I popped in DC blog and the post on 800 word myth is great. Though there’s a trend towards impoverishing the linguistic resources and simplification in general.

  15. whether generally implies ‘or not’ – whilst ‘if’ is conditional e.g. If I break my leg I will not be able to walk’ is completely differenrt to ‘whether (or not) I break my leg I will not be able to walk’. The second sentence is means something completely different to the first (as well as requiring the or not to make sense at all). Similarily you wouldn’t use whether (or not) in place of ‘if’ in ‘Will you pay me if I help you?’
    So use ‘whether’ if you can put ‘or not’ in the sentence without changing its meaning and use ‘if’ when you can’t. Try it out on the examples provided in Ian’s link. Sure, there are some exceptions where if can also be used but where generally the use of whether would be more ‘gramatically’ correct.
    Does that make it any easier?

  16. Another use of these words
    If or Whether?
    “It’s good practice to distinguish between these words. Use if for a conditional idea, whether for an alternative or possibility. Thus, Let me know if you’ll be coming means that I want to hear from you only if you’re coming. But Let me know whether you’ll be coming means that I want to hear from you about your plans one way or the other” (Garner, The Oxford Dictionary of American Usage and Style). (http://www.drgrammar.org/faqs/#33)
    Ciekawe…:)

  17. gast – like it! Combining the Polish ‘K’ fetish with English seems to work well, actually I just this second tried it myself with the guys from Eden water who once more screwed up and they seemed quite impressed! The Polish attitude toward the ‘F’ word, versus the ‘k’ word, is actually quite interesting, perhaps worth a post one day.

    Bartek –

    “these are basic errors, we will not put up with”? – This would need to be two sentences really as the ‘we’ sort of brings a halt to the proceedings. It would be best as “These are basic errors. We will not put up with them.”.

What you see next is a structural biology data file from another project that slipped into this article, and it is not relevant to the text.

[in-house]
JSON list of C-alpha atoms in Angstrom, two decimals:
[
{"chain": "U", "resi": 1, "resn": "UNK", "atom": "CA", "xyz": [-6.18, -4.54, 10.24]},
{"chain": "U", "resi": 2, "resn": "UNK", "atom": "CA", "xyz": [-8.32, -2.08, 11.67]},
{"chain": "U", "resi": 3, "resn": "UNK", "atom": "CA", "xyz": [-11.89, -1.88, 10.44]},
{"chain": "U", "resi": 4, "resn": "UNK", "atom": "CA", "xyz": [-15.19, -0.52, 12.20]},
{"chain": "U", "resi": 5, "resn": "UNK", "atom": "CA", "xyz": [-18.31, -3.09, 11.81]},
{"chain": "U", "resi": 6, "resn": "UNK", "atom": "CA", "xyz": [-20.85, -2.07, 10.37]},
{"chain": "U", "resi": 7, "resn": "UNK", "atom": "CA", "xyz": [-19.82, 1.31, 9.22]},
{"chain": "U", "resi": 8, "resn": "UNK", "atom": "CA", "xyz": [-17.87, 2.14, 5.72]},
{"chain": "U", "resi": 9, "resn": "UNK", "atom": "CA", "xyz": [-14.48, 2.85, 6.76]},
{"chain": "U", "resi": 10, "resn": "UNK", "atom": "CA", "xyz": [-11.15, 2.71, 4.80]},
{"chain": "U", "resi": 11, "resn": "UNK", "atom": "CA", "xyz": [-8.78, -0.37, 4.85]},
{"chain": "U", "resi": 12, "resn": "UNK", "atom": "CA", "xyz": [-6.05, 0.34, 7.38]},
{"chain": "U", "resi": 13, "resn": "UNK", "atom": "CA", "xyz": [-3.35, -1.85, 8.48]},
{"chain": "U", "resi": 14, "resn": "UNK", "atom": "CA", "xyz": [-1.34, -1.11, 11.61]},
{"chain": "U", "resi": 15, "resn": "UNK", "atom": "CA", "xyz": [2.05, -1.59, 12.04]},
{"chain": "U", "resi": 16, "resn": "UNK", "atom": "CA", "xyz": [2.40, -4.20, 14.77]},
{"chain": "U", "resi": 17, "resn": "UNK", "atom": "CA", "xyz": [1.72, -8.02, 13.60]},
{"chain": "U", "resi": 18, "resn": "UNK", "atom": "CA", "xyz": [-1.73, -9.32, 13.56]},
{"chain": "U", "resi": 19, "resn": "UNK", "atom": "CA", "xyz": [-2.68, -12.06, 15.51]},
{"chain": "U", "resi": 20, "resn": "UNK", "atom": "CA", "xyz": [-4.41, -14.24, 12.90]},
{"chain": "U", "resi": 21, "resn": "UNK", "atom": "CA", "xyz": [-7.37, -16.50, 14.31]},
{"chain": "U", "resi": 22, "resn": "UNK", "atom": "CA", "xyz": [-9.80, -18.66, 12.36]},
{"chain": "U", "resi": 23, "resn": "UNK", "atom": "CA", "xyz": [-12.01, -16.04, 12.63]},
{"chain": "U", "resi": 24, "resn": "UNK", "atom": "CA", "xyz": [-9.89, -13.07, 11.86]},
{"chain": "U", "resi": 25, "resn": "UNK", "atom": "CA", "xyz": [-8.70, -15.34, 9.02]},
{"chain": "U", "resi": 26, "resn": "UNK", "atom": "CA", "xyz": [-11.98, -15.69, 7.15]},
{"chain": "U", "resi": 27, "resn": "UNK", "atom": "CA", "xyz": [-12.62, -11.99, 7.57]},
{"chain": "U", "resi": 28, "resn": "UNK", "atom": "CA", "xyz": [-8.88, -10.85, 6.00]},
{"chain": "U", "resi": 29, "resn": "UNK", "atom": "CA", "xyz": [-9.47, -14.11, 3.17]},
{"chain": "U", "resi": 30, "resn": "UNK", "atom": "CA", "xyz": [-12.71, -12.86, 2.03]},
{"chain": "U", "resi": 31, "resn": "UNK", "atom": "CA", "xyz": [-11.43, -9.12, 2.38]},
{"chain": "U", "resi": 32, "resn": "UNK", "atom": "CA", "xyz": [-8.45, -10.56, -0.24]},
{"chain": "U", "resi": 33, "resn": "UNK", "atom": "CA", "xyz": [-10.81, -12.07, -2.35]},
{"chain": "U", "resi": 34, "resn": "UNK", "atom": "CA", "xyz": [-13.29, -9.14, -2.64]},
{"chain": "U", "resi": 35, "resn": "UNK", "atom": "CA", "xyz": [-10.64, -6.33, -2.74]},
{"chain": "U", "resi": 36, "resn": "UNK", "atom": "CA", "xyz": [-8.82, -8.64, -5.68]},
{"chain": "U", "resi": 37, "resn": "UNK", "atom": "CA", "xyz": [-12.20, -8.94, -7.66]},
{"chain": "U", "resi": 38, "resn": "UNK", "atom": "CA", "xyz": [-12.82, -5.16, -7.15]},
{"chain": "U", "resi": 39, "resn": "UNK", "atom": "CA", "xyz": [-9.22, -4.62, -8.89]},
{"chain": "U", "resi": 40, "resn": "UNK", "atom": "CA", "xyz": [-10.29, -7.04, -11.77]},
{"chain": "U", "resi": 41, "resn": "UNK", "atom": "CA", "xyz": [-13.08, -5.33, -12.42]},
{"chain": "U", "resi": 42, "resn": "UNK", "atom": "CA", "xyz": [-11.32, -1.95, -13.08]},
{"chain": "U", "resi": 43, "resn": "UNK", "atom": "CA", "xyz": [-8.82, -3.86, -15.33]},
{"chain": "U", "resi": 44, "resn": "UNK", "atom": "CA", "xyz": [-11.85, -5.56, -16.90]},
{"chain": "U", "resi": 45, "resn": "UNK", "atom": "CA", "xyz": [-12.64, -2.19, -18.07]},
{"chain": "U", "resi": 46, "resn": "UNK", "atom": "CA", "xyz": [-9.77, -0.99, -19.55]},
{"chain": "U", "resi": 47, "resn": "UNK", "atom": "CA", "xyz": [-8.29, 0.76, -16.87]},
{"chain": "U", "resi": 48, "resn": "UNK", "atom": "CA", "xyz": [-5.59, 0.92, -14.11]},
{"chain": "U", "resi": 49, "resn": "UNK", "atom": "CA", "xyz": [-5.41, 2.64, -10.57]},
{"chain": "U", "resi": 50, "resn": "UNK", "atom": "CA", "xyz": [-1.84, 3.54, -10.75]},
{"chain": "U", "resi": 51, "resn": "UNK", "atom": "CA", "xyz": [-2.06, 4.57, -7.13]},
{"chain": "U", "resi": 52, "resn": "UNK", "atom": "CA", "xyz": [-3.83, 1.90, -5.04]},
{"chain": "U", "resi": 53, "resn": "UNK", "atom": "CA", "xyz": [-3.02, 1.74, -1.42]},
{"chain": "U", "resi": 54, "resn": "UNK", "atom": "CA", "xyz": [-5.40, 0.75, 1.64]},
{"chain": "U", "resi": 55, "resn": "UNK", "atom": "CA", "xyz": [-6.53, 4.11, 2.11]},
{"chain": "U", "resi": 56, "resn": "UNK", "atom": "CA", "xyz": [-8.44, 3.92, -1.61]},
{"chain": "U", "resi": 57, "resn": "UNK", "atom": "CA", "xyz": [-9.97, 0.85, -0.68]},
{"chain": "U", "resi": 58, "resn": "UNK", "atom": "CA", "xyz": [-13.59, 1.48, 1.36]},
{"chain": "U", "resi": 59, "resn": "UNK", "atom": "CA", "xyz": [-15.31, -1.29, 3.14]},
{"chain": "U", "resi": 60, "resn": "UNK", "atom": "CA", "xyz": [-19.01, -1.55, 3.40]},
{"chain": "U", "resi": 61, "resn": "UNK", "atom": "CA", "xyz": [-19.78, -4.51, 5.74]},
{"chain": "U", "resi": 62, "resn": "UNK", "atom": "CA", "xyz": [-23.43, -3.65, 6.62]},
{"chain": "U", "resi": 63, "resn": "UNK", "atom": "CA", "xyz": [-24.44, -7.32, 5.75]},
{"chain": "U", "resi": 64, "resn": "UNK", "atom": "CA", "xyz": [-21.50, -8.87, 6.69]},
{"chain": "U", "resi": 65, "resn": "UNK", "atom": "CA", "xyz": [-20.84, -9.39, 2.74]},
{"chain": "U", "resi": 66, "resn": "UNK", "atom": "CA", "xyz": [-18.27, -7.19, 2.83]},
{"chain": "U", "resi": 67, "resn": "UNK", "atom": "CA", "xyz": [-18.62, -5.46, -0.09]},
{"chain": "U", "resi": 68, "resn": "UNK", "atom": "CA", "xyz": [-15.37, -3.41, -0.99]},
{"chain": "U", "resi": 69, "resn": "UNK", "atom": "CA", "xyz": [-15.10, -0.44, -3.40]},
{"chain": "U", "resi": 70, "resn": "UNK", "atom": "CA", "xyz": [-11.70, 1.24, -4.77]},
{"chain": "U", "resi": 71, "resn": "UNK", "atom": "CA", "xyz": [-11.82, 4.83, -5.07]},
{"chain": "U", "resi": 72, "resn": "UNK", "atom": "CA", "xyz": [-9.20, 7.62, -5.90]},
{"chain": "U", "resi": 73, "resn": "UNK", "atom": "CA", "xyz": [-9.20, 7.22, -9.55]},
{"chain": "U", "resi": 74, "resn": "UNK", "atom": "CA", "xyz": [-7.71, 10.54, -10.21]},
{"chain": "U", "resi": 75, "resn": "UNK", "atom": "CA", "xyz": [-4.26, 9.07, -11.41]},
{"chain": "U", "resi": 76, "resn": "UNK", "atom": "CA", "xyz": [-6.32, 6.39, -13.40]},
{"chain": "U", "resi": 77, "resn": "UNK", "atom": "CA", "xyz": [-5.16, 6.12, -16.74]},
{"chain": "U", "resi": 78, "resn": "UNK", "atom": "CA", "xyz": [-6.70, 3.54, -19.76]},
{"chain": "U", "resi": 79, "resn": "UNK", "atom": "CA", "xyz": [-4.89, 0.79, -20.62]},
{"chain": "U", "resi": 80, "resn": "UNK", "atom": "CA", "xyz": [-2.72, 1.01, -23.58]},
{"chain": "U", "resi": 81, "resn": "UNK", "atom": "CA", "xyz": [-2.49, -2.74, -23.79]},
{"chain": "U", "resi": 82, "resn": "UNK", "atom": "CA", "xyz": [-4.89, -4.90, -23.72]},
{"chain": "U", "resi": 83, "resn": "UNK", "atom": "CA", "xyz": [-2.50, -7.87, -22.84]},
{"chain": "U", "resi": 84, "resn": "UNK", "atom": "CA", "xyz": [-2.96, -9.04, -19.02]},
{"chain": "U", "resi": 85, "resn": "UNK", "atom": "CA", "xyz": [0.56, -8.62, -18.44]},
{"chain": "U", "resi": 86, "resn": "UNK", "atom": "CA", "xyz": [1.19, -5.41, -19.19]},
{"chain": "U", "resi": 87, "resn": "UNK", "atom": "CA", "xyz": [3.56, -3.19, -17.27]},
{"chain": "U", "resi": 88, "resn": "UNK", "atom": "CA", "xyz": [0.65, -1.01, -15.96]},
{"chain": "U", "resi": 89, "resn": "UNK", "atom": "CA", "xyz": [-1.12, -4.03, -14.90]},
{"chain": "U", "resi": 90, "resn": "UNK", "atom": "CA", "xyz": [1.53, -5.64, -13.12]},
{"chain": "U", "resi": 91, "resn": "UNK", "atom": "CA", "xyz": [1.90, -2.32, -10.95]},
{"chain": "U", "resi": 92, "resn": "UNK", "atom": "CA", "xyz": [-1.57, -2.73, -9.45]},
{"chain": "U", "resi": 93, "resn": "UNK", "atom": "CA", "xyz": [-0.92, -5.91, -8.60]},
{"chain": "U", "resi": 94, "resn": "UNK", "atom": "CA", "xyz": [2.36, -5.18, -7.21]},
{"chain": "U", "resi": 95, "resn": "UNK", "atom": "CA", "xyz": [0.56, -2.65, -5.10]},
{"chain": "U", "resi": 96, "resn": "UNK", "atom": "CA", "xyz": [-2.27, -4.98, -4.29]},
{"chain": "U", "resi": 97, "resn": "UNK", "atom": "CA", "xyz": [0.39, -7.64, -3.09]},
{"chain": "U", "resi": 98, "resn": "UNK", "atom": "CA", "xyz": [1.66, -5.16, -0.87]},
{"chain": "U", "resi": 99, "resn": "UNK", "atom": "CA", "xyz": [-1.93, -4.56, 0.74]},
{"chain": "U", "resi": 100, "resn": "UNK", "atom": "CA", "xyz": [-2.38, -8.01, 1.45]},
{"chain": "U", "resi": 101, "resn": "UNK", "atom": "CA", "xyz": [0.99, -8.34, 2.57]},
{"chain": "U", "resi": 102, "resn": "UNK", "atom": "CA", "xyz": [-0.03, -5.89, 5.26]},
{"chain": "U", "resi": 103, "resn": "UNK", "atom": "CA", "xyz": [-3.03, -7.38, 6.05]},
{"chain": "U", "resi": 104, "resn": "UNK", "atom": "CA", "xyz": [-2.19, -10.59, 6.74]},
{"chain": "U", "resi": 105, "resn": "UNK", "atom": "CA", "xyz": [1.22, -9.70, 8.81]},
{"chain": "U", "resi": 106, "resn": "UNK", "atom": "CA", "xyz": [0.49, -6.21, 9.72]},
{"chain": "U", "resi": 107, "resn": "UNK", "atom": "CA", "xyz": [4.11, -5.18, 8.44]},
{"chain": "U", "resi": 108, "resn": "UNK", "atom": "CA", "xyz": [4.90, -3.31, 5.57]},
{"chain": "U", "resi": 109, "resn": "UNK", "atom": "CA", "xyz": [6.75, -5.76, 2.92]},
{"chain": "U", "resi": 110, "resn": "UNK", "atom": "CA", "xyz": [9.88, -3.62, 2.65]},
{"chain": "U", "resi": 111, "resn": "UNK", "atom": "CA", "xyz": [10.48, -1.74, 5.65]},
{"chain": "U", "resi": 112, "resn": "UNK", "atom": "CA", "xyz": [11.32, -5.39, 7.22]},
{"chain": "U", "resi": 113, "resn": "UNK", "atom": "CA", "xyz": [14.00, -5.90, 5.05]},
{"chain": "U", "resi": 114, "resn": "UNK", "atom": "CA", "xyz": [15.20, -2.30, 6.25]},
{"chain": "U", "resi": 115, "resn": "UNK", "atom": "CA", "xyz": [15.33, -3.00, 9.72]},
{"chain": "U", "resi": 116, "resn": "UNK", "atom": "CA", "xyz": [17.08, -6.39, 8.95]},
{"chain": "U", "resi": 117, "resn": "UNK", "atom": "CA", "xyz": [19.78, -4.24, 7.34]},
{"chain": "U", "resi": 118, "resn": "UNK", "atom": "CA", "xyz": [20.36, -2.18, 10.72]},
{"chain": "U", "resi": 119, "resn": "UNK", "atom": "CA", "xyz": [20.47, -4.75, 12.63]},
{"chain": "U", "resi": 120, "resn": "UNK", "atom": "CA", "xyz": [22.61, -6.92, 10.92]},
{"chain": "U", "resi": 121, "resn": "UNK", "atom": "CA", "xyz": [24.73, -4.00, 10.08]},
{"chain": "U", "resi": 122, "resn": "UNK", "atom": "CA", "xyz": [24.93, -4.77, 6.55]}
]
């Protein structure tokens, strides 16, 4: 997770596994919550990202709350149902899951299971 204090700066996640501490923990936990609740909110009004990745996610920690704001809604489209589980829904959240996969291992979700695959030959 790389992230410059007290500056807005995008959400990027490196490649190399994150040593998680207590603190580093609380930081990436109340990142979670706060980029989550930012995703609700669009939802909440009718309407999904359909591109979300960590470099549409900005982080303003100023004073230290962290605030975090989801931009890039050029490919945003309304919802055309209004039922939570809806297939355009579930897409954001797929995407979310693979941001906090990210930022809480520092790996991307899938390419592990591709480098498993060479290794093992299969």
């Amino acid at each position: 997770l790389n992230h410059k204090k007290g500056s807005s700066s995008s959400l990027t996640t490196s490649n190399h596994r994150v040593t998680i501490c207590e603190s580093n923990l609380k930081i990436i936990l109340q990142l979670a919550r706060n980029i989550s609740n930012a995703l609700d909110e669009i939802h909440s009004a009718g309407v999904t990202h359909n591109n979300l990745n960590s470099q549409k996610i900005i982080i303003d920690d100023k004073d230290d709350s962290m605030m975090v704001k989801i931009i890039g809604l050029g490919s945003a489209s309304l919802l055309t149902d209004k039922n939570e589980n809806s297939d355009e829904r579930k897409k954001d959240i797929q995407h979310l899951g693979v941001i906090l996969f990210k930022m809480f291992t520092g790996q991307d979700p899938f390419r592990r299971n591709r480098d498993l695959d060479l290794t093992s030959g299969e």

“these are basic errors, with which we will not put up”? – I don’t think anyone would use this as it is just too complicated and doesn’t even give an ‘old school’ feel to it. If I had to use it I’d probably go with ‘shall’ again.

    “we will not put up with these basic errors”? – IMO, this would work better with ‘tolerate’ “We will not tolerate these basic errors.”. Not sure why exactly, it just flows better but is perfectly acceptable as you have written it.

    “these basic errors, which will not be put up with”? – This would only really work as part of a longer sentence “Please stop making these basic errors, which will not be put up with, as they do not demonstrate your true potential.”.

    “these basic errors, which we will not tolerate”? – This would be better as “These basic errors, which will not be tolerated……”.

    “this guy runs so fast that I cannot catch up with him” can it I describe that guy as: “this is the guy, with whom I cannot catch up”? Because I feel a strong internal temptation to add a second “with” at the very end of the sentence. I’d write those as either “This guy runs so fast I can’t catch him up!” or “This is the guy I can’t catch up with.”

  18. isn’t it funny how posts about language and grammar – regardless of the language in question – always get the most comments? Everybody has an opinion and nobody feels that they are butting in.
    These kinds of posts seem to elicit much more emotion than any political ranting…

  19. Scatts, thanks for the comments above. I made up those sentences just to brush up on my “confounding skills”. Whenever somebody does the same thing in Polish to me I immediately get into a muddle :/

    Good point Pinolona, nothing stimulates a heated discussion better than lingustic dilemmas. We have to keep on writing about this from time to time.

    Scatts, I hereby give you the right to reproach each and every Pole for those glaring errors they make in writing dates – not 26 luty 2009, 10 marzec 2010, but 26 lutego 2009, 10 marca 2010. Know why? It is “26th day of February”, “10th day of March”, not for instance 10th March… …in this century, as this year. If a foreinger will pull them up for that appalling manner of mangling the Polish language maybe they’ll learn how to use it properly!

  20. Ian … That was funny, because we were talking about singular vs plural, *but* we never say “at maths” in the US. That is an unheard-of expression. To us, Math is the subject, not Maths. If you said, “at maths,” here someone would send you back to an English class to further Americanize you. ;-)

  21. thestuffinbetween – wierd – so do you study mathematic or mathematics? Or is math somthing different from mathematics? When you talk about statistics for example do you shorten it to stats or stat?